RN pilot completes US tour of duty ‘buzzing’ HMS Prince of Wales
Now that’s a room with a view.
To starboard just a few hundred feet below Lieutenant Commander Rory Cheyne is HMS Prince of Wales.
For his penultimate flight in the cockpit of an F-18, the Fleet Air Arm officer – who’s spent six years on exchange with the US Navy – flew over Britain’s biggest warship, conducting fast-jet trials off the US Eastern Seaboard.
It’s as close as the 34-year-old from Somerset could get to the 65,000-tonne aircraft carrier.
Due to the Portsmouth-based warship being designed keel-up around the F-35B and its impressive short take-off/vertical landing capability, there are no arrestor wires/catapult aboard to host jets like Rory’s Super Hornet.
So fly-past it was.
Rory joined the RN ten years ago with the goal of becoming a helicopter pilot… but after completing basic helicopter training at RAF Shawbury he was selected for fast jets.
At the time, that meant joining the Long Lead Specialist Skills Programme – the unique link with the US military which kept the flame of fast-jet carrier aviation alive in the UK in the decade between the demise of the Harrier and the advent of the F-35.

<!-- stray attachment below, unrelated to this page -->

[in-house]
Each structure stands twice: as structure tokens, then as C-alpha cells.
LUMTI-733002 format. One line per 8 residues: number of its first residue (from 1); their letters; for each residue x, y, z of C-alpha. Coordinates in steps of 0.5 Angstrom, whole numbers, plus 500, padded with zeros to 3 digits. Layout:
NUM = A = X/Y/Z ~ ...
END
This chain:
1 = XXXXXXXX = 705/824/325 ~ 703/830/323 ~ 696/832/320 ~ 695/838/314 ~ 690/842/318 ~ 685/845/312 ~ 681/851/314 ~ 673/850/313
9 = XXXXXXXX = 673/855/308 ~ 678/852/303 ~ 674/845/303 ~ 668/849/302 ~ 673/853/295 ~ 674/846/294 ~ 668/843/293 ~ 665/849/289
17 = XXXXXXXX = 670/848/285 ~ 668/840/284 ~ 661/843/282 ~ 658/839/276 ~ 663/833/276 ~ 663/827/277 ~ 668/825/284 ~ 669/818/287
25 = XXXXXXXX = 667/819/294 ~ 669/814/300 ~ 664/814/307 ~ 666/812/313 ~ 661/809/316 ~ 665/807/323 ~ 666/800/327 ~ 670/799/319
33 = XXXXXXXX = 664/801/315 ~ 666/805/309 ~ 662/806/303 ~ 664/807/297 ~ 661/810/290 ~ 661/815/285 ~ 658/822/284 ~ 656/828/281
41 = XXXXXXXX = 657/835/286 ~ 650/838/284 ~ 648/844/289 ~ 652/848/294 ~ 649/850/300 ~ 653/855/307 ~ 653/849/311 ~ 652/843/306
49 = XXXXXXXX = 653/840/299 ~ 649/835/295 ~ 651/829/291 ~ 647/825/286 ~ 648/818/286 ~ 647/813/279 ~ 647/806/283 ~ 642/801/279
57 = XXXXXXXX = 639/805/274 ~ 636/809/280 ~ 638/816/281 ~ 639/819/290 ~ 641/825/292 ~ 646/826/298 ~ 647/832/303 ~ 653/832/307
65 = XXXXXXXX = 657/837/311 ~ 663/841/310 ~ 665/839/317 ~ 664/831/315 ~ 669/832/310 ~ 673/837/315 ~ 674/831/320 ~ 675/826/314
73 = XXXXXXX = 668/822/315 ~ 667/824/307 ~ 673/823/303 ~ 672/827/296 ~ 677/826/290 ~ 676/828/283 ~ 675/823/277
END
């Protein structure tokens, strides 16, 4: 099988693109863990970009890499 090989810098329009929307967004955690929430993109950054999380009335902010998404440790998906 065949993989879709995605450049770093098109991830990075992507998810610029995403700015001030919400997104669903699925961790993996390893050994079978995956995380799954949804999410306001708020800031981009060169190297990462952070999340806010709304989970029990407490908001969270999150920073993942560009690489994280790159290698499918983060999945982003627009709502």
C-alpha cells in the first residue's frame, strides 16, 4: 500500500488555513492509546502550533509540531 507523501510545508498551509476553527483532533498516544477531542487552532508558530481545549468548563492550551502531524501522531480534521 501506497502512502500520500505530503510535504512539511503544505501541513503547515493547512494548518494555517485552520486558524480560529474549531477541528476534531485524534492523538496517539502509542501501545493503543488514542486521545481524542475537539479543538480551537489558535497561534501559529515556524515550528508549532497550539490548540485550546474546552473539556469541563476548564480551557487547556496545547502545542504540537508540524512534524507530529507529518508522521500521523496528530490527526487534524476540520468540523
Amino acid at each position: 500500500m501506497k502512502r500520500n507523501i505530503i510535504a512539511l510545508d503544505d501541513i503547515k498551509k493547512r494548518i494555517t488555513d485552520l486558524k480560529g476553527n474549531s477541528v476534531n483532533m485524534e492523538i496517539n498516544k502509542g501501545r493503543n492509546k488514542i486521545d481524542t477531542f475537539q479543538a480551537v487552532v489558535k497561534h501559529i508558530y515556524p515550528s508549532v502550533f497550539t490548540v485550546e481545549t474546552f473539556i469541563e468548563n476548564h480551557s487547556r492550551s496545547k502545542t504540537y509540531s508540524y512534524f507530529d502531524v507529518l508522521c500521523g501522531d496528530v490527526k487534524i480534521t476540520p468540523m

After completing advanced jet training on the T-45C Goshawk at NAS Meridian in Mississippi, Rory converted to the F/A-18E/F Super Hornet and a three-year tour of duty on Strike Fighter Squadron 34 – VFA-34 – known as the Blue Blasters (blue from their tail colours, blasters from carrying nuclear ordnance in a previous incarnation).
His attachment to the squadron, based at NAS Oceana in Virginia Beach – next door to Norfolk Naval Base – ends this month.
It’s seen him fly on operational sorties in eastern Europe/eastern Mediterranean/Balkans during an extensive stint of carrier operations.
“Flying with the Prince of Wales was a fantastic way to end my tour out here – very much a unique and once in lifetime experience!” said Rory.
“I’ve thoroughly enjoyed integrating with the US on a front line F-18 squadron, but perhaps the best experience was deploying for 9½ months on USS Harry S Truman.
“I’ve learned a huge amount about how the US operate across the world and I'm looking forward to bringing this experience back to the Royal Navy.”
His next draft is on the staff of the UK Carrier Strike Group, planning and advising strike missions from either HMS Queen Elizabeth or Prince of Wales.